This column continues to provide excerpts from the “Lighthouse Service Bulletin,” a monthly publication of the Bureau of Lighthouses, U.S. Department of Commerce. The first was issued in January 1912. Verbatim quotes from Issue Number 58, October 1916, follow. The Bulletin had as it object “supplying information that will be immediately useful in maintaining or improving the standards of the Lighthouse Service, and of keeping the personnel advised of the progress of work and matters of general interest in the service and in lighthouse work in general.”
Christmas Greetings - “I take pleasure in extending to the officers and employees of the Lighthouse Service my earnest wishes for a glad Christmas and a happy and useful new year. I am confident that the work of the public service committed to your hands will be well done in the year about to open, and I thank you for the past good work that makes this confidence possible. William C. Redfield, Secretary, Dept. of Commerce”
The following letter, from Secretary Redfield to Lighthouse Commissioner Putnam was also published in this issue. It reads: “I beg to express my appreciation of the faithful and unselfish services of the officers and employees of your Bureau during the calendar year now closing, and to extend to each and every one of them my cordial wishes for a glad Christmas and a happy and prosperous new year. Kindly post this letter prominently, as it is my earnest desire that all shall see it.”
From the Annual Report - On June 30, 1916, there were 5,791 persons employed in the Lighthouse Service, including 123 technical force, 147 clerical force, and 5,521 employees connected with depots, lighthouses, and vessels. During the fiscal year there was a net increase of 412 in the total number of aids maintained, the total at the end of the year being 14,947. Of these, 5,323 are lights of all classes and 584 are fog signals. The total number of aids in Alaska, comprising lights, fog signals, buoys, and day marks, in commission at the close of the fiscal year was 388, including 147 lights.
Also from the Annual Report - “During the fiscal year 1916, services in saving life and property were rendered and acts of heroism performed by employees of the Lighthouse Service on 161 occasions. In each of these cases, a commendatory letter was issued by the Secretary of Commerce, and in the case of the rescue of the bark British Yeoman by the lighthouse tender Columbine, Frank T. Warriner, commanding, on January 17, 1916, near Port Allen, Kauai, Hawaii, under unusually difficult and dangerous conditions, the President of the United States expressed his appreciation of the services rendered by the officers and crew of the Columbine.”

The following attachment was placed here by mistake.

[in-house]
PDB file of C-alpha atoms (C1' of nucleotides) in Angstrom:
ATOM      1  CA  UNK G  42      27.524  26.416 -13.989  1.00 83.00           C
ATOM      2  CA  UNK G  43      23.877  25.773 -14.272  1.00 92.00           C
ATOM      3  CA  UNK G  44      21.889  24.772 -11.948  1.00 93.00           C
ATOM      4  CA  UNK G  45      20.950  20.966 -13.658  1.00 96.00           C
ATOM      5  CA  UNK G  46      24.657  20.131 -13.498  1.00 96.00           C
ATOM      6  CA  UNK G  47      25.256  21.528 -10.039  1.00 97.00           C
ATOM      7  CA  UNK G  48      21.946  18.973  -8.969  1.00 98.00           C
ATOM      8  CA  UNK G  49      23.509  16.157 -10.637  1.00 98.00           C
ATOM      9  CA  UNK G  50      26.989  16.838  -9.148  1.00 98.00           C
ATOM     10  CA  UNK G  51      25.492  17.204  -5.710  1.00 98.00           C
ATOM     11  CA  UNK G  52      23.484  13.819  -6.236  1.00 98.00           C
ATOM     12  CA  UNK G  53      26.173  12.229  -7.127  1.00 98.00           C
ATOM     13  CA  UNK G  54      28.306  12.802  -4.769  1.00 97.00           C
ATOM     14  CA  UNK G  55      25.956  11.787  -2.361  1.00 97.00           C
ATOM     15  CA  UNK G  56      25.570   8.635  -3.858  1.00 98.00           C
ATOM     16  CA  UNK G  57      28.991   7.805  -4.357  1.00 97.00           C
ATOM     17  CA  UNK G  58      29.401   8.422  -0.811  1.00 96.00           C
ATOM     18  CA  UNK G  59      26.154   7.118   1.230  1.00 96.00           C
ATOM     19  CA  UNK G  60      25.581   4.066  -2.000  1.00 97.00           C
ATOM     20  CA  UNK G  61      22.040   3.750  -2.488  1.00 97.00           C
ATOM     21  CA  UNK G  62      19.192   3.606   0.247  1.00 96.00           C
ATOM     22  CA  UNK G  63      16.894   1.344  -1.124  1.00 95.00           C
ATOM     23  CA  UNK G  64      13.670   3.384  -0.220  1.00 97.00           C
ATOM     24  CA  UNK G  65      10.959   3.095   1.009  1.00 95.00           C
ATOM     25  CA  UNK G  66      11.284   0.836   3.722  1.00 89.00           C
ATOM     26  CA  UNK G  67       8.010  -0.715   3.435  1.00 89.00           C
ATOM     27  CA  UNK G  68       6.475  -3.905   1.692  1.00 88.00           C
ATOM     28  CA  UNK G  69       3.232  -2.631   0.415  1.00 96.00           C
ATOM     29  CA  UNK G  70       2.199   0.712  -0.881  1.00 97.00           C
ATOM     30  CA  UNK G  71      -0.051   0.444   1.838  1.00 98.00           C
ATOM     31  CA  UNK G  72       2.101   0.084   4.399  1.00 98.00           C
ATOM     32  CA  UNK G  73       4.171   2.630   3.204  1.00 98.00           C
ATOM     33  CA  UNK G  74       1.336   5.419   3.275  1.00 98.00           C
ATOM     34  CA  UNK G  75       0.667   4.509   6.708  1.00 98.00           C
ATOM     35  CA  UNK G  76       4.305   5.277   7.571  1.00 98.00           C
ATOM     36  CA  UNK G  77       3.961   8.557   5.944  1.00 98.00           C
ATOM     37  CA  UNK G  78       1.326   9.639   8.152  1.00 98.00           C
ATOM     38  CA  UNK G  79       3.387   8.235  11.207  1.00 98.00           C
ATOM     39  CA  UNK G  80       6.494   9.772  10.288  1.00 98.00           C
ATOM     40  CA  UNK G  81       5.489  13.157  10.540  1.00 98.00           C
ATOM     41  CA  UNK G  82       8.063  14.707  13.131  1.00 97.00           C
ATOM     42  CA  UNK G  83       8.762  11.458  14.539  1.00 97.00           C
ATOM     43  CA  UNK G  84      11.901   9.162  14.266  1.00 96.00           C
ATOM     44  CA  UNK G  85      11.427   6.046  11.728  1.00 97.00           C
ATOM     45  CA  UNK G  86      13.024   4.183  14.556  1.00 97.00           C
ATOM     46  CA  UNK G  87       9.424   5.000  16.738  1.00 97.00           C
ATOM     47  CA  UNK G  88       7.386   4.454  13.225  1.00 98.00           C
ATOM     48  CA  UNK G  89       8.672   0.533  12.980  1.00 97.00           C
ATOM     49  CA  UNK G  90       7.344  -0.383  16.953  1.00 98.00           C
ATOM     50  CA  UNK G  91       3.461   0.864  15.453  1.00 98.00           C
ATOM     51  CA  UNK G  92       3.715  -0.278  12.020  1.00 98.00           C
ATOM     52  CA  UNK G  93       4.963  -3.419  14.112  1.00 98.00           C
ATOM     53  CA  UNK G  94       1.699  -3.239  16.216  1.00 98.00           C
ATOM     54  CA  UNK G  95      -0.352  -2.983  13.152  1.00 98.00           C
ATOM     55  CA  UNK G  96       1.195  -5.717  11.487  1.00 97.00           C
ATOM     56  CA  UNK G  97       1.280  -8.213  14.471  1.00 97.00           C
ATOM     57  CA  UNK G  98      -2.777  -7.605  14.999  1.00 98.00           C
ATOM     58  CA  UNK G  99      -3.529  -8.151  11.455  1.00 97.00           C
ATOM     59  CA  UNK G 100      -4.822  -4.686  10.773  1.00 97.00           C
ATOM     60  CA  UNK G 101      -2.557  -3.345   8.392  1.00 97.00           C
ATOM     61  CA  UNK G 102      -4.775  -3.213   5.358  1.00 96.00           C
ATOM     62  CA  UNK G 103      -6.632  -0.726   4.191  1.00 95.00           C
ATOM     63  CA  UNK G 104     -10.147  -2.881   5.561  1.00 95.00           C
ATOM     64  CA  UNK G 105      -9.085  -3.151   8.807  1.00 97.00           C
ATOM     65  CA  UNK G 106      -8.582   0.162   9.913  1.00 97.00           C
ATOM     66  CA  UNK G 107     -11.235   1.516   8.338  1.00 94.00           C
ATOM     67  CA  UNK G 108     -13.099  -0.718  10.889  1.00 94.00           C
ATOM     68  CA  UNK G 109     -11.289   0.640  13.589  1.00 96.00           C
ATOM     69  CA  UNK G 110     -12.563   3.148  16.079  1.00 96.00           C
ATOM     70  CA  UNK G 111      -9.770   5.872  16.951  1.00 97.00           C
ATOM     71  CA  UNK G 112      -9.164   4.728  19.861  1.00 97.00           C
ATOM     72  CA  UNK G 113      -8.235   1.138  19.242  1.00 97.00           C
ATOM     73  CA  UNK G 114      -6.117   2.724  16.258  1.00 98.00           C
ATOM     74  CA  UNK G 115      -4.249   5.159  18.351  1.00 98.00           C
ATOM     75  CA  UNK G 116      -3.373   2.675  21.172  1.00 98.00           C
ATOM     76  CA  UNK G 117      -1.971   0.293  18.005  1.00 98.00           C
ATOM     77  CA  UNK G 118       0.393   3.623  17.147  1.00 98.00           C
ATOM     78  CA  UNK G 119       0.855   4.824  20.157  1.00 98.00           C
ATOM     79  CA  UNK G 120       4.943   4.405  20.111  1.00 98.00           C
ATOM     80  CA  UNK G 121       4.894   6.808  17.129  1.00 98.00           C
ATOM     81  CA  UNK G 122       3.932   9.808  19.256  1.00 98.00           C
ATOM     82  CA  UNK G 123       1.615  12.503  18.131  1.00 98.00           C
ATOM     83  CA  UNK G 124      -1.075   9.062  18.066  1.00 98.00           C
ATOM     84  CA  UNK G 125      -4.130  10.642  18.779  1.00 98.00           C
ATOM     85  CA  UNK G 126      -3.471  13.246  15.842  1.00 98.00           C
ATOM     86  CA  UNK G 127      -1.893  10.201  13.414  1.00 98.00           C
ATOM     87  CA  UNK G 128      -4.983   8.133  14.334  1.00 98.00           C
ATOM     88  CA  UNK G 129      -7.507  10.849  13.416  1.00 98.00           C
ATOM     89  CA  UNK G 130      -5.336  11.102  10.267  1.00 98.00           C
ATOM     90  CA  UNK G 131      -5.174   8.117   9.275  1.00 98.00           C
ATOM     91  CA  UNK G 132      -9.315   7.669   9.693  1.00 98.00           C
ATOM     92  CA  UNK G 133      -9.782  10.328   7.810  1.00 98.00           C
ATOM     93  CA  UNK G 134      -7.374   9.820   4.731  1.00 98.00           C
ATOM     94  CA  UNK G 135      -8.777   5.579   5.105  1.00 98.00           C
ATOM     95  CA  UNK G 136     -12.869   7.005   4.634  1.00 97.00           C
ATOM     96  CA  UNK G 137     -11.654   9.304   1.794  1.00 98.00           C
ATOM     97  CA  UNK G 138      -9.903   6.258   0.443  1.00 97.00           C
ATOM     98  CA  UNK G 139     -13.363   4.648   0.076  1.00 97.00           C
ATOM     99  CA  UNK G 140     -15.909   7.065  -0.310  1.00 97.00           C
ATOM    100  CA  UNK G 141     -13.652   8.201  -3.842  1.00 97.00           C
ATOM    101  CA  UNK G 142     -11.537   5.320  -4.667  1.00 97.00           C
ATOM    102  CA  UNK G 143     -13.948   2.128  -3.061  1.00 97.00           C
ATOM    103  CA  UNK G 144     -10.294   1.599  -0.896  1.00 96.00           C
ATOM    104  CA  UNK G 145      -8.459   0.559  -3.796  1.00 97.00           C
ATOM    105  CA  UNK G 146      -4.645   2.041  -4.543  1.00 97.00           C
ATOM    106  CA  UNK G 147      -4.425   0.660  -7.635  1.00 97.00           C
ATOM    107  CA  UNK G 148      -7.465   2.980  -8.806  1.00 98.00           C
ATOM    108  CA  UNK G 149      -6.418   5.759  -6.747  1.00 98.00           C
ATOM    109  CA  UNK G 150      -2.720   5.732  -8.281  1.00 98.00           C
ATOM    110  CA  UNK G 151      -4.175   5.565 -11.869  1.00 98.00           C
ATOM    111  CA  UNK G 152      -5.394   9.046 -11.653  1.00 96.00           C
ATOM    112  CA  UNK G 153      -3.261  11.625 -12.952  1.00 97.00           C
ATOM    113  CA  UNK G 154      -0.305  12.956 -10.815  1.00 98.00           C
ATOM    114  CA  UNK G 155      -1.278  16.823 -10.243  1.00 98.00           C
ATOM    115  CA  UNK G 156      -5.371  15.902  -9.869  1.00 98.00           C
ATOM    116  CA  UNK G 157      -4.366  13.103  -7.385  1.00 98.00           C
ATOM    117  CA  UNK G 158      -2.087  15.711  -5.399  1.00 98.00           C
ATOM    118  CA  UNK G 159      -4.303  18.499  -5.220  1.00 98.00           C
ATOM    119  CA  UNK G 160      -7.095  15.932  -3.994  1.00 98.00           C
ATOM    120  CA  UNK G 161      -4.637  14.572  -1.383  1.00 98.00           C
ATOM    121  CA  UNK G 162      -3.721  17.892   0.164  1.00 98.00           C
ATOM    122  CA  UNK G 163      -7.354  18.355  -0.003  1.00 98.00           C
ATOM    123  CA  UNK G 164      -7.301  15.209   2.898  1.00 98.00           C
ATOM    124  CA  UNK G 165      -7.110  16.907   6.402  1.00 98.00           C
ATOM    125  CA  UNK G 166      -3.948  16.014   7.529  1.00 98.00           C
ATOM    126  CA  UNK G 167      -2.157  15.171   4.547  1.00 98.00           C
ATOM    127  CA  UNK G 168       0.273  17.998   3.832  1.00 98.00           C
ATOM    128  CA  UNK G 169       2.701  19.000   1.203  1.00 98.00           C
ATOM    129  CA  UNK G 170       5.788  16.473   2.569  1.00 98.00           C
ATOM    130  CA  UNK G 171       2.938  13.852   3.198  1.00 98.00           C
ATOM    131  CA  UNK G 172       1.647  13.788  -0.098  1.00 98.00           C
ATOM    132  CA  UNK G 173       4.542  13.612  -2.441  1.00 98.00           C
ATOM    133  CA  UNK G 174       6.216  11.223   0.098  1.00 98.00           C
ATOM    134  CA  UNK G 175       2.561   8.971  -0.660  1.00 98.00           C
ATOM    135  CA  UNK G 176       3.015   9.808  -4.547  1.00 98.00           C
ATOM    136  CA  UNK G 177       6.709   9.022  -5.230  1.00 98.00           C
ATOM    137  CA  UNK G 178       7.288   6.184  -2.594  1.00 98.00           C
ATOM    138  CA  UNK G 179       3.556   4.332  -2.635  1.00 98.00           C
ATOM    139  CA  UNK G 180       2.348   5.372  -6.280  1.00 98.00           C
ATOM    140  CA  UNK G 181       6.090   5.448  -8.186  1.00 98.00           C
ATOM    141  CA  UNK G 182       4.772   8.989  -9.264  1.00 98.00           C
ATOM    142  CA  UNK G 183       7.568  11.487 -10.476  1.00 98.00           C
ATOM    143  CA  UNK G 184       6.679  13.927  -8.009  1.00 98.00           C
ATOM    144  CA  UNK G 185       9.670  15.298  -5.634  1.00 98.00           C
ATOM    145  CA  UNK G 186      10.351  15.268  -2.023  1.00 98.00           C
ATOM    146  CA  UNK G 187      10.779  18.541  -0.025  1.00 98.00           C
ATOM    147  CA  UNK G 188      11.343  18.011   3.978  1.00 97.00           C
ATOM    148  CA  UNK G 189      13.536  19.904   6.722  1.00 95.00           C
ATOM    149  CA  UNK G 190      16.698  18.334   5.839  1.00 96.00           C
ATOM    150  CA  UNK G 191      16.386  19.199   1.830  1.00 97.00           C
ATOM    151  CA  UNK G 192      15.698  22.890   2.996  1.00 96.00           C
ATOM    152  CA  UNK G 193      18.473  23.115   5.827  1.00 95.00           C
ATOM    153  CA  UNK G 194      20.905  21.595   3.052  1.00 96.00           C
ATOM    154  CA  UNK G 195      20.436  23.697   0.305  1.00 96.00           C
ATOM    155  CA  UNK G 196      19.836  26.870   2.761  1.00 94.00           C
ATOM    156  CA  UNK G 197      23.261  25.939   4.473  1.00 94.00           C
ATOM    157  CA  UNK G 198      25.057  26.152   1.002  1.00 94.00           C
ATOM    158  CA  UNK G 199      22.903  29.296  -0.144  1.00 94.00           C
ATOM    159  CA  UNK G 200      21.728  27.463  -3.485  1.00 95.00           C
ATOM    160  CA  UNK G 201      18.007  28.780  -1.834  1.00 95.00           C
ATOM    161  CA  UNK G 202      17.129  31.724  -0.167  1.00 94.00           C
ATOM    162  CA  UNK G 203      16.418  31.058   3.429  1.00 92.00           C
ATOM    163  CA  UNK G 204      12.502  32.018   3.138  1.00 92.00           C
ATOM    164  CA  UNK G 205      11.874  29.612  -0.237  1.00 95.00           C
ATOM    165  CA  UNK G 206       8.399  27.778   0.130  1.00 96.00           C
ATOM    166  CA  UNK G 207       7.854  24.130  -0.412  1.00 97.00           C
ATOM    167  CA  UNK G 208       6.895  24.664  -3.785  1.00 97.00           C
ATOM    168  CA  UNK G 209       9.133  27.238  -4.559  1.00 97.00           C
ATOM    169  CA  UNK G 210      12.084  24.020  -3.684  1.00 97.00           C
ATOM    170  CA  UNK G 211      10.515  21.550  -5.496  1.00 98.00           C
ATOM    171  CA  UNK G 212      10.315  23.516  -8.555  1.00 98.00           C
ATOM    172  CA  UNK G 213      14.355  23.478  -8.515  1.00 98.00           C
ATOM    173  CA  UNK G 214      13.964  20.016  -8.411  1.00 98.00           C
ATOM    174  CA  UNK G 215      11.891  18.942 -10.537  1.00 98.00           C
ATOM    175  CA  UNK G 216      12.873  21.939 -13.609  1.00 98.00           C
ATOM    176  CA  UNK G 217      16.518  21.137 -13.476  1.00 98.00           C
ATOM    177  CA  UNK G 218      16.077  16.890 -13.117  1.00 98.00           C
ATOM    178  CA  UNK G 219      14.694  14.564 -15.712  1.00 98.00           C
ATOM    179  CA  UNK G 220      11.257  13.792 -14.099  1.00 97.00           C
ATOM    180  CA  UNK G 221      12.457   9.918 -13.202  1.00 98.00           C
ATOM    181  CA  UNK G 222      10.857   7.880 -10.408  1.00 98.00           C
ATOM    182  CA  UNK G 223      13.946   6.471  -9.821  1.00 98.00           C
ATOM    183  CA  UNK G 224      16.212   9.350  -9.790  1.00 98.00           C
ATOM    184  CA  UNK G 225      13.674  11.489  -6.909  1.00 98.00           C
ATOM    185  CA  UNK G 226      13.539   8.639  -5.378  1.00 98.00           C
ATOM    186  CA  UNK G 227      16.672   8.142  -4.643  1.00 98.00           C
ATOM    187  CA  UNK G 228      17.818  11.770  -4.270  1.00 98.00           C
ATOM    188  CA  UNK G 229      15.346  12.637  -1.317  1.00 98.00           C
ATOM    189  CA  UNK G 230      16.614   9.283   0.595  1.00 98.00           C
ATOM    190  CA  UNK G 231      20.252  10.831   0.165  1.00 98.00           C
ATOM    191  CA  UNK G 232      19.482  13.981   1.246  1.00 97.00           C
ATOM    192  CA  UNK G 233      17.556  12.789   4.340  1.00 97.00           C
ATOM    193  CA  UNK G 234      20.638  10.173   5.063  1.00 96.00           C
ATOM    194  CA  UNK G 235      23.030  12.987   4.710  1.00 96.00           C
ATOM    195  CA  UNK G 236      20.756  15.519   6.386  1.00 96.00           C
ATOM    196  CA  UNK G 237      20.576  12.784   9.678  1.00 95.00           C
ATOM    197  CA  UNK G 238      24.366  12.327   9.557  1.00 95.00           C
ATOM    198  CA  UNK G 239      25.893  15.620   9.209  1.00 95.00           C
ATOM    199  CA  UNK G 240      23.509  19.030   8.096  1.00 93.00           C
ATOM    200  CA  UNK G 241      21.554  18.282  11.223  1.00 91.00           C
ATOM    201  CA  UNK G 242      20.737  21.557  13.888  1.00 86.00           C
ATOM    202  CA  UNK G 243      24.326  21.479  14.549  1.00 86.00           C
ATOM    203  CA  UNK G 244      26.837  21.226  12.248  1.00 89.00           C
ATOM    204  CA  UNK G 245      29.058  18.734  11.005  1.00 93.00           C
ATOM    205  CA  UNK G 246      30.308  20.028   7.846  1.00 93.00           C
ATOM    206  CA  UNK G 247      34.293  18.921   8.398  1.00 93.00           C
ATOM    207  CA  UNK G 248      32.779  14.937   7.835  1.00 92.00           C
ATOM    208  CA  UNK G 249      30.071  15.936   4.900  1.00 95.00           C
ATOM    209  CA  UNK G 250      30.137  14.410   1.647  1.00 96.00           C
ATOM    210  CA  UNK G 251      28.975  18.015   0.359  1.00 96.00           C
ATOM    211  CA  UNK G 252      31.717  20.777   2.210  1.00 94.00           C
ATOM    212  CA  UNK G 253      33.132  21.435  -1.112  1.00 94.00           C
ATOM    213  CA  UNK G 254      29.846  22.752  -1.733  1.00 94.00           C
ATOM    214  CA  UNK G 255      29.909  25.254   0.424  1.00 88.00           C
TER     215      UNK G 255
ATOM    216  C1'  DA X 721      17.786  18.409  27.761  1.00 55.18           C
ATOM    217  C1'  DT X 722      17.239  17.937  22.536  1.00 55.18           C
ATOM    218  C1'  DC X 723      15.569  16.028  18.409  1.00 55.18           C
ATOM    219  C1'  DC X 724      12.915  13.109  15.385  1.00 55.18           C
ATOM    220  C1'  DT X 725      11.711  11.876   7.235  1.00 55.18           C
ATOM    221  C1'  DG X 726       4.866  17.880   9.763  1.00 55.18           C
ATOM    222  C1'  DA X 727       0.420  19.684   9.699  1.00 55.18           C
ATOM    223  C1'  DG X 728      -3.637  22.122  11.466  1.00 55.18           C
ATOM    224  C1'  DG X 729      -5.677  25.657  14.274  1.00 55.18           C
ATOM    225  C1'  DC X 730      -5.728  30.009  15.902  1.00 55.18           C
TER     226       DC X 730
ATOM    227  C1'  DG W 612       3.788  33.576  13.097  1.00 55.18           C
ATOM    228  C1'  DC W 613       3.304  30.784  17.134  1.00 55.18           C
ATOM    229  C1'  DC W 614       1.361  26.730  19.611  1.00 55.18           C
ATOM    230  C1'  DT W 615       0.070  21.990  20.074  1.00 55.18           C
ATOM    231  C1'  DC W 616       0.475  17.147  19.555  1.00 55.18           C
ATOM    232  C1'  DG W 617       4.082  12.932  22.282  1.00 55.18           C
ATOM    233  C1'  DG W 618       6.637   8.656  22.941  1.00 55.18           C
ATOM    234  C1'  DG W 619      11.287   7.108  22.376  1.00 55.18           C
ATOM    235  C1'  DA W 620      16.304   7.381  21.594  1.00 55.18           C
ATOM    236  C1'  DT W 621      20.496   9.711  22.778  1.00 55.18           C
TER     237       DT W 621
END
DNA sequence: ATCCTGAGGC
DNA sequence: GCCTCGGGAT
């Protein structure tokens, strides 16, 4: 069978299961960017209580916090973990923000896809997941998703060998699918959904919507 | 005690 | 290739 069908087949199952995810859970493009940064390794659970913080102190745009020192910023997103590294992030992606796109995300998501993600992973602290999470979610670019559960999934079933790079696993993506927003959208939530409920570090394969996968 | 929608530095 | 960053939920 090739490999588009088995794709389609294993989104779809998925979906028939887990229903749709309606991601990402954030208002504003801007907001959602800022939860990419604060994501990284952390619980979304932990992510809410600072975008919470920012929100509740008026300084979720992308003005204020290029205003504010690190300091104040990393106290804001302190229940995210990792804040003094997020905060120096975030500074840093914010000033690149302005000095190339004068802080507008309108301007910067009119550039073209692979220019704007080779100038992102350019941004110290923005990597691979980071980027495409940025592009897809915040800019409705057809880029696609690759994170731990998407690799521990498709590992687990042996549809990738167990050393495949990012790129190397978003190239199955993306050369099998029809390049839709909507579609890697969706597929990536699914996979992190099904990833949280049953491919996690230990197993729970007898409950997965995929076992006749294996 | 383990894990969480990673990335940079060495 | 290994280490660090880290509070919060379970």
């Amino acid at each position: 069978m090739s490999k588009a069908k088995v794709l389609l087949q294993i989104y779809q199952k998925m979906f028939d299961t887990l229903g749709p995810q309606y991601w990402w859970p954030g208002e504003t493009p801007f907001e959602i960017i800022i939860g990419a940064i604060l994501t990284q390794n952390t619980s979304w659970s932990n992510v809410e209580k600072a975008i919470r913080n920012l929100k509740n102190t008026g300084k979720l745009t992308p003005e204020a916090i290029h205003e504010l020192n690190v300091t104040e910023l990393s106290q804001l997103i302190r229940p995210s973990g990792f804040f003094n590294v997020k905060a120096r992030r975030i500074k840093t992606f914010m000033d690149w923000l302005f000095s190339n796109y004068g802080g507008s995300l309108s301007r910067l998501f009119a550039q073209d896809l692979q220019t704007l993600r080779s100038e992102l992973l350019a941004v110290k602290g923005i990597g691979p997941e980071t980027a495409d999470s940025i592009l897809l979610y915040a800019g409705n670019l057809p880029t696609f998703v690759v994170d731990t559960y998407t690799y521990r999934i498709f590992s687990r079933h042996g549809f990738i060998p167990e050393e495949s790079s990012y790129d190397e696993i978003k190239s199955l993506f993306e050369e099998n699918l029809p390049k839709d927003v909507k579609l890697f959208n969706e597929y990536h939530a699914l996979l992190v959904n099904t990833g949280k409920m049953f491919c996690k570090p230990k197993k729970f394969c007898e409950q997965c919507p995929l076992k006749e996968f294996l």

Hours of Fog - The total hours of fog or thick weather observed at the various fog signal stations throughout the Service have been tabulated for the fiscal year 1916. The results show, in general, that the average amount of fog was greater than in the preceding year, except in the Lake districts, where the amount varied but little. The greatest amount of fog was observed at San Francisco Light Vessel, California, in the eighteenth district, aggregating 2,221 hours for the year, or approximately 25 per cent of the time. The highest record on the Atlantic coast was at Egg Rock, Maine, in the first district, where 2,043 hours of fog occurred.
Salt Water For Cooling Engines - The oil engines in use at the Harbor of Refuge Light Station, Delaware, ran hot after 7 hours of service with the fresh-water cooling system formerly in use. A temporary salt-water cooling system was installed in November 1915, and after a year’s service has given satisfaction, and no bad results have appeared. The engine recently ran 36 hours without overheating. It is intended to make the system permanent.
Important Changes In Aids To Navigation - Lights where illuminant was changed: Murderkill River Range, Del., oil to acetylene; Hillsboro Bay, Fla., oil to acetylene; Slip Point, Juan de Fuca Strait, Wash., oil to incandescent oil vapor; Mayaguez Harbor Range Rear, P.R., acetylene to electric incandescent.
This story appeared in the
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